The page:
29. The gaming machine apparatus of claim 21 wherein the visual indicator is a plurality of visual indicators, each visual indicator being on each of the gaming machines or physically mounted to each of the gaming machines and showing the same degree in which the bank of gaming machines is currently playing hot.

30. The gaming machine apparatus of claim 21 wherein the visual indicator is a thermometer-type gauge.

31. The gaming machine apparatus of claim 21 wherein the gaming machine is a pull tab machine and the game play result is determined by the contents of a pull tab ticket.

Description:

CROSS-REFERENCE TO RELATED APPLICATIONS

This application claims the benefit of U.S. Provisional Application No. 61/098,520 filed Sep. 19, 2008.

BACKGROUND OF THE INVENTION

Gaming machines, such as slot machines placed in wagering/betting environments are often characterized as being “hot” or “cold.” U.S. Published Patent Application No. 2008/0026822 (Walker et al.) describes various metrics that may be used for determining whether a gaming machine is hot or cold, such as coins paid per unit time, the number of winning outcomes per unit time, the number of consecutive outcomes of a particular type (wins, losses), and the percentage of all wagers paid out as winnings (e.g., per unit time).

Standard slot machines do not technically get hot or cold because the odds of hitting a winning combination are determined by a random number generator (RNG) contained in the machine's software and is exactly the same with every spin. Stated another way, a standard slot machine is not more likely to hit a winning combination if it hasn't paid out a jackpot in a long time, nor is it less likely to hit a winning combination shortly after hitting one.

BRIEF SUMMARY OF THE INVENTION

In one preferred embodiment, a gaming machine provides for random winning payouts for game plays. The gaming machine includes a game score module and a visual indicator. The game score module tracks previous game play results including all winning and losing game play results, and determines from the previous game play results the degree in which the gaming machine is currently playing hot. The visual indicator is on the gaming machine or physically mounted to the gaming machine and indicates the degree in which the gaming machine is currently playing hot. The visual indicator may be a thermometer-type gauge.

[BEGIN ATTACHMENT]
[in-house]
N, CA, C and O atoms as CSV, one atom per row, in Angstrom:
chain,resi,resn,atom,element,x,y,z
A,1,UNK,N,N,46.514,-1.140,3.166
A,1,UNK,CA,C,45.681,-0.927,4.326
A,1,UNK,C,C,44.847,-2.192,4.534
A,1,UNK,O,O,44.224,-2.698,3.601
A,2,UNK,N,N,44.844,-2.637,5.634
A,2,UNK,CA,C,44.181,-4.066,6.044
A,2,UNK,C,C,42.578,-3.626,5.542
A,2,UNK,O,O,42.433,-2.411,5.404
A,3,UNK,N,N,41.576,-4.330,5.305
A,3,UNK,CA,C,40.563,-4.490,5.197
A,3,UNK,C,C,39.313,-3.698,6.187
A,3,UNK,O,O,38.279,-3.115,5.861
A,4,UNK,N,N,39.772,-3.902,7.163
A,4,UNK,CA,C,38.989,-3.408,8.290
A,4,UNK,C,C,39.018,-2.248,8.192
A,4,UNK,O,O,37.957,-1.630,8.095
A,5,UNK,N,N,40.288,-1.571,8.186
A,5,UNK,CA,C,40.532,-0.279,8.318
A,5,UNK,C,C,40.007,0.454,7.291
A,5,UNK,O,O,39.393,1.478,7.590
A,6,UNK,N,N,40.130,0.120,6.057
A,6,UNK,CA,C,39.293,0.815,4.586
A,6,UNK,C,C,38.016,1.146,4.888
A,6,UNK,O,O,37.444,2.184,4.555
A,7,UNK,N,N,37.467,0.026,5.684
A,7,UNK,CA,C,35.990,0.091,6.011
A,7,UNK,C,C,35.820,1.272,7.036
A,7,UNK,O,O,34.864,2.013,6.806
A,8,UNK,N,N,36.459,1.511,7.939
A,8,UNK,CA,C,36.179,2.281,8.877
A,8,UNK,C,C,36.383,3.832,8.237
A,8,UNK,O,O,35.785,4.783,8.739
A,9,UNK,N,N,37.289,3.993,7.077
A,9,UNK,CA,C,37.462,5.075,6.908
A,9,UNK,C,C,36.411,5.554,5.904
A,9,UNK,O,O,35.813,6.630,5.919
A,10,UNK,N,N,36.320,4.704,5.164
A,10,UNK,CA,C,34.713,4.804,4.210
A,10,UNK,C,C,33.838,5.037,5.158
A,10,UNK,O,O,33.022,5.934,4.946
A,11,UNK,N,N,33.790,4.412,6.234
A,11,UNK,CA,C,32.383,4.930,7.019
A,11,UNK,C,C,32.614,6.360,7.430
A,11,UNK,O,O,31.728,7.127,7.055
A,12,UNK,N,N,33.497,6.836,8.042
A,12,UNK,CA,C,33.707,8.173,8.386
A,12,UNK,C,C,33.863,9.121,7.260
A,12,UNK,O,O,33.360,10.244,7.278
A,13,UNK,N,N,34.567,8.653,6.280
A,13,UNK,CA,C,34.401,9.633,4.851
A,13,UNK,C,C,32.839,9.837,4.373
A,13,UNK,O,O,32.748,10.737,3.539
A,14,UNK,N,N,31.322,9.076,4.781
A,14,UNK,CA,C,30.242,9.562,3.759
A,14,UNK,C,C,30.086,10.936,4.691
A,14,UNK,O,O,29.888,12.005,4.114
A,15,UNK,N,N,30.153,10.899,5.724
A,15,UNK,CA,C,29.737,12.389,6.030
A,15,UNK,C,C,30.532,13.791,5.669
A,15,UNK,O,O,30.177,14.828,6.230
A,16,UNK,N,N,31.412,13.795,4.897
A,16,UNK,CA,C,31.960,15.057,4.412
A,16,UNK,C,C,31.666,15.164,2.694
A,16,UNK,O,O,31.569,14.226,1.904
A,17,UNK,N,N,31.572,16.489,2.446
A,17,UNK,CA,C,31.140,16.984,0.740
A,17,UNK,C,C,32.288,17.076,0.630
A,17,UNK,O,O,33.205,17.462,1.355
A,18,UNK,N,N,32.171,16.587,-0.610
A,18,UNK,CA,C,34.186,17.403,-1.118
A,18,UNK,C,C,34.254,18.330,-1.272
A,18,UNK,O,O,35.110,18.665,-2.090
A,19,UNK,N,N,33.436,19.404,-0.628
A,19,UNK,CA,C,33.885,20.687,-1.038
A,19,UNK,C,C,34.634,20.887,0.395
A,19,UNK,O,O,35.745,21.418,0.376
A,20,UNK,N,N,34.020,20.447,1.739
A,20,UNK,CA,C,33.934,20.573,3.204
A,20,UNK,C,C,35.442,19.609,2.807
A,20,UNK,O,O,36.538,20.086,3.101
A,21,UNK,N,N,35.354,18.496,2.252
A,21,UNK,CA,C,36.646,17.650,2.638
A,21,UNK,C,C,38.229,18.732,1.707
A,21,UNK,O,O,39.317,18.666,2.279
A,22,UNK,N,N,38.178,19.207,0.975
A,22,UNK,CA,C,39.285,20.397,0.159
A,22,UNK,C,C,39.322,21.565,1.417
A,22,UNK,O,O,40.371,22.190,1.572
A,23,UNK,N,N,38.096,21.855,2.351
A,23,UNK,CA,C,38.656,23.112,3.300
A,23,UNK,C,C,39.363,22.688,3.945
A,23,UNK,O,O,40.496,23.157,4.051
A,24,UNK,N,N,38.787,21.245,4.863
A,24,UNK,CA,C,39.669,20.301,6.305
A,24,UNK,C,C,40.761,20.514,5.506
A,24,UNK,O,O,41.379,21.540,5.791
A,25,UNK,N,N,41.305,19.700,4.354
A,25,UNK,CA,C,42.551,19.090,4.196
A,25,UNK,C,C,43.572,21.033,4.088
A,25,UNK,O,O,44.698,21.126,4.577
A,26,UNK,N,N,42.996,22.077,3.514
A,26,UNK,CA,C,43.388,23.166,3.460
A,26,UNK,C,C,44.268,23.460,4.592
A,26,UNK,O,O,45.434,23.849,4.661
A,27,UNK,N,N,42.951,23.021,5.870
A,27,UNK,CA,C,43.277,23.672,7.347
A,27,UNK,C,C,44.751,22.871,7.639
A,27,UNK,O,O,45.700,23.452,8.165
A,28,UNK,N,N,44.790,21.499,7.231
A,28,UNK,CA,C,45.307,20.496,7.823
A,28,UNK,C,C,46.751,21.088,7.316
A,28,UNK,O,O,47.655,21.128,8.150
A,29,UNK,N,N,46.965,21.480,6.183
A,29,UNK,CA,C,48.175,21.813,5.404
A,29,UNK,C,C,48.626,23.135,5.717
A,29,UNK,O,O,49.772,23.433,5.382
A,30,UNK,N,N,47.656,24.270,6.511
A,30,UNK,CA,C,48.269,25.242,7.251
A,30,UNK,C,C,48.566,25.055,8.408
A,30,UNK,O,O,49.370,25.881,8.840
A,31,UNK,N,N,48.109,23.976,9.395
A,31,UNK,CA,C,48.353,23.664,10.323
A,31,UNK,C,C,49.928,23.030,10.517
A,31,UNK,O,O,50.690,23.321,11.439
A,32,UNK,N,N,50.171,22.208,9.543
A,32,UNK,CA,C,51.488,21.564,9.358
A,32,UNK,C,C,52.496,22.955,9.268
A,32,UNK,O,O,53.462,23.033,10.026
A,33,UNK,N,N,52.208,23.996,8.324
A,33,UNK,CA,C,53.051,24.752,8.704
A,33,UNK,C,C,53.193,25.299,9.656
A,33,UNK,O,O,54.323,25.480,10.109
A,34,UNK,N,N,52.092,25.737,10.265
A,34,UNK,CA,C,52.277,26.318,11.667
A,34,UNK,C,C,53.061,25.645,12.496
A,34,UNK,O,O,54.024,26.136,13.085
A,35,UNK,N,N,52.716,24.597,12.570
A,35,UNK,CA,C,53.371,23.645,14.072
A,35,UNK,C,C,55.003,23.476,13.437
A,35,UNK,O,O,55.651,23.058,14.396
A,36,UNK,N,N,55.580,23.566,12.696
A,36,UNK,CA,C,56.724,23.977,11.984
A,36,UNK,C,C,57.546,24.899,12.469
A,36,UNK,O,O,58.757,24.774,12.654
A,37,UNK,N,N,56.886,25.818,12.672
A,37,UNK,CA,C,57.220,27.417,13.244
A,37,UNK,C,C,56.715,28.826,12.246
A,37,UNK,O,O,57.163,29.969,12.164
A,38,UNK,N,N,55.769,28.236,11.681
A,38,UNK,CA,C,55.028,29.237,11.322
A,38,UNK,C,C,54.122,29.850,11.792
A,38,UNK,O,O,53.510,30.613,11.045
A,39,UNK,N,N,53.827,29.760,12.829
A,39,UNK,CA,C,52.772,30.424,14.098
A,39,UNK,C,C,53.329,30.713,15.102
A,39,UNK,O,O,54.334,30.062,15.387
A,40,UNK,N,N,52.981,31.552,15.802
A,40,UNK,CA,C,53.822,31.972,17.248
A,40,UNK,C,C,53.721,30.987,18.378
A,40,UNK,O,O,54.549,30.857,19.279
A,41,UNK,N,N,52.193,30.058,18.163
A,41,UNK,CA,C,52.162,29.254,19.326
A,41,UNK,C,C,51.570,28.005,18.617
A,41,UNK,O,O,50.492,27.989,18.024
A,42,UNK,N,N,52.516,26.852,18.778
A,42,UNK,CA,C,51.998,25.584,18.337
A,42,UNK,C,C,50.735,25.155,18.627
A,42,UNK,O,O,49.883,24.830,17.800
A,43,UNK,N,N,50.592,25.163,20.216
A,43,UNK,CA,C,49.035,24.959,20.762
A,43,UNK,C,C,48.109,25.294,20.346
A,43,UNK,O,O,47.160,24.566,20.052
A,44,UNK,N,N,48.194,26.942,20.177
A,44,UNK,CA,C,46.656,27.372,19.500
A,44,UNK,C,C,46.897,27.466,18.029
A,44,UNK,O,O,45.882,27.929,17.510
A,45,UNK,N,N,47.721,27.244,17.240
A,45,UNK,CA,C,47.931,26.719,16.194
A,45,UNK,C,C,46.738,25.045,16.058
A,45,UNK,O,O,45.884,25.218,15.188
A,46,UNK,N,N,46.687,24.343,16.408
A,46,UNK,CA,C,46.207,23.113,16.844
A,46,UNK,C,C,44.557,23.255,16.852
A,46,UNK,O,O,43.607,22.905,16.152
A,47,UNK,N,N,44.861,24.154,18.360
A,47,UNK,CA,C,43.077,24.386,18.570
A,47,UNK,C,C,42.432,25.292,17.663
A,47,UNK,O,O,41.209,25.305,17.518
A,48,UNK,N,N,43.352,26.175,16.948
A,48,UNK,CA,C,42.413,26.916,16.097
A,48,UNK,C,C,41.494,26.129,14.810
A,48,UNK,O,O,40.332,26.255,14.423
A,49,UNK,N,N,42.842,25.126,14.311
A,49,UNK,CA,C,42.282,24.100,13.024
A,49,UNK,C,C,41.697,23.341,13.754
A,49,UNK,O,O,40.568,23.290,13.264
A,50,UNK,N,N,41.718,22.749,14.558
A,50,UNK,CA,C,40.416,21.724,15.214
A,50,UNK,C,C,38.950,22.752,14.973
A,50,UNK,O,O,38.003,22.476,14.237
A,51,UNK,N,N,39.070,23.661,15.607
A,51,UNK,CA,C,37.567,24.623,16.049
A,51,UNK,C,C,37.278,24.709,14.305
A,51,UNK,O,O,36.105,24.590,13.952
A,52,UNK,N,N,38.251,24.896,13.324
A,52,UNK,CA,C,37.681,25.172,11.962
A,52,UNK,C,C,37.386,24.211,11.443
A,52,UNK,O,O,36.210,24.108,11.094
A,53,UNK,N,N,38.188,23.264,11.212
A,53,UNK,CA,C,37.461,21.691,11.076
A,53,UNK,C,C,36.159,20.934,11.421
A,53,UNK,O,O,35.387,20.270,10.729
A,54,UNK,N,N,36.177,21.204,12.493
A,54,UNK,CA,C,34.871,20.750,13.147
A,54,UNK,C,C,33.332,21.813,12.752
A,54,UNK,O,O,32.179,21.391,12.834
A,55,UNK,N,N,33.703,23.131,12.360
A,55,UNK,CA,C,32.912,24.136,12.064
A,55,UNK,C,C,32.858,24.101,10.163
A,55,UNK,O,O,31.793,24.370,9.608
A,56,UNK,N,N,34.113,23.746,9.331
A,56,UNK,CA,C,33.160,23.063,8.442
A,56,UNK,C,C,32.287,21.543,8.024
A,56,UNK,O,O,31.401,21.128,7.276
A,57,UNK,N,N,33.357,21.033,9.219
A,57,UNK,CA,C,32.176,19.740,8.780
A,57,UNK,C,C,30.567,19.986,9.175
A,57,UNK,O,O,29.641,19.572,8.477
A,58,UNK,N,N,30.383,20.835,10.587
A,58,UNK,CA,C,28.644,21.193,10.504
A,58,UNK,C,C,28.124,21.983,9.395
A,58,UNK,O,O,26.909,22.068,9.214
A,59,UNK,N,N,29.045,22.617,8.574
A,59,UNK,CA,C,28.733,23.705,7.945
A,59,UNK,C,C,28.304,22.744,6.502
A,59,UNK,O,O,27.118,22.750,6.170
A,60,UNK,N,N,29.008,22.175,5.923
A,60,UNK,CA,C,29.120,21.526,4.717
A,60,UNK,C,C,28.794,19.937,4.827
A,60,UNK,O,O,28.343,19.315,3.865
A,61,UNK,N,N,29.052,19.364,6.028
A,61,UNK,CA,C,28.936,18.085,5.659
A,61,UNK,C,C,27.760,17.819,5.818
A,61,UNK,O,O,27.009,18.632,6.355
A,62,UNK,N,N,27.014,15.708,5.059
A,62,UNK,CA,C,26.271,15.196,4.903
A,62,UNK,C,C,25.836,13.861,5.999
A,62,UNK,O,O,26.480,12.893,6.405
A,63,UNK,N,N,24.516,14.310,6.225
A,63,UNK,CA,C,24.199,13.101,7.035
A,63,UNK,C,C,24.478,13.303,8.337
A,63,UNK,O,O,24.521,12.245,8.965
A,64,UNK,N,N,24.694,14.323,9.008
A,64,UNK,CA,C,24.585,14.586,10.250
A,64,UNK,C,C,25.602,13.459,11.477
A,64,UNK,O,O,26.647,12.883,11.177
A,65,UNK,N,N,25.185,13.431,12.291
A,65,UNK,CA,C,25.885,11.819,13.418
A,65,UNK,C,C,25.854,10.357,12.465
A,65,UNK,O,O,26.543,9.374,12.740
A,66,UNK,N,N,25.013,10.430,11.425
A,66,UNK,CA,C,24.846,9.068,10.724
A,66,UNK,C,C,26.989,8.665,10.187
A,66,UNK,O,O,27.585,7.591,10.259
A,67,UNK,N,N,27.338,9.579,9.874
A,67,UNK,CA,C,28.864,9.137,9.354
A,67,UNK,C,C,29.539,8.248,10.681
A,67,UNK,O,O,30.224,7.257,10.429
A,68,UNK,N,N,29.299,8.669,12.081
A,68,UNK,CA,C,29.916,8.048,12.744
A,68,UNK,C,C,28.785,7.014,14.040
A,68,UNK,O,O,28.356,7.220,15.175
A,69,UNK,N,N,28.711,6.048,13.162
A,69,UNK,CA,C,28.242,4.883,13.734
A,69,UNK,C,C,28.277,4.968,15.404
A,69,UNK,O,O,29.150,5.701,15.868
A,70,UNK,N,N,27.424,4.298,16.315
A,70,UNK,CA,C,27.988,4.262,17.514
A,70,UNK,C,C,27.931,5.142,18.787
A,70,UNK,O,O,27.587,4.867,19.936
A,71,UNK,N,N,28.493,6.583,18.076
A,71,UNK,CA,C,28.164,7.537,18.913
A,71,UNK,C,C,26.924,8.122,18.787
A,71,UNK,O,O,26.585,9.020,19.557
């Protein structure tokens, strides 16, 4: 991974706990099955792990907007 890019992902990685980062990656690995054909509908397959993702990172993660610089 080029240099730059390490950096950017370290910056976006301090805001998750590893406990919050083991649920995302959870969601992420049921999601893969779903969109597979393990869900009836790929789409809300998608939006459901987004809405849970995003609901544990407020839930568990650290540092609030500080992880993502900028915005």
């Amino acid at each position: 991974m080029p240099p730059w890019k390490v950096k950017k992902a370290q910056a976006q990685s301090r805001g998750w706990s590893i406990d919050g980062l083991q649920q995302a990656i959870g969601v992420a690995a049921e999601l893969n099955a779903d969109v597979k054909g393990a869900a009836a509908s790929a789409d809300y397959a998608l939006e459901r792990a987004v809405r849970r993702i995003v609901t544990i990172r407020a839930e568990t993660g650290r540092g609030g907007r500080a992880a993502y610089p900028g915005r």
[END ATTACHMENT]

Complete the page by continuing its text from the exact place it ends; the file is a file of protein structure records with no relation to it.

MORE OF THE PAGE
Each game play has a payout value, such as the value of game credits won divided by game credits wagered. The payout value may range from zero to a predetermined maximum value. The game score module determines the degree in which the gaming machine is currently playing hot by comparing an average of the payout value of a predetermined number of previous game plays (e.g., 100 game plays) to a plurality of ranges of benchmark values. The highest range of benchmark values indicates a hot gaming machine. If the visual indicator is a thermometer-type gauge, a hot gaming machine shows a full thermometer.

In one preferred embodiment, the predetermined previous game plays are consecutive game plays immediately preceding the current game play, and the game score module further comprising a circular buffer for storing the predetermined number of previous game plays.

BRIEF DESCRIPTION OF THE DRAWINGS

The foregoing summary, as well as the following detailed description of preferred embodiments of the invention, will be better understood when read in conjunction with the appended drawings. For the purpose of illustrating the invention, there is shown in the drawings embodiments which are presently preferred. However, the invention is not limited to the precise arrangements and instrumentalities shown.

In the drawings: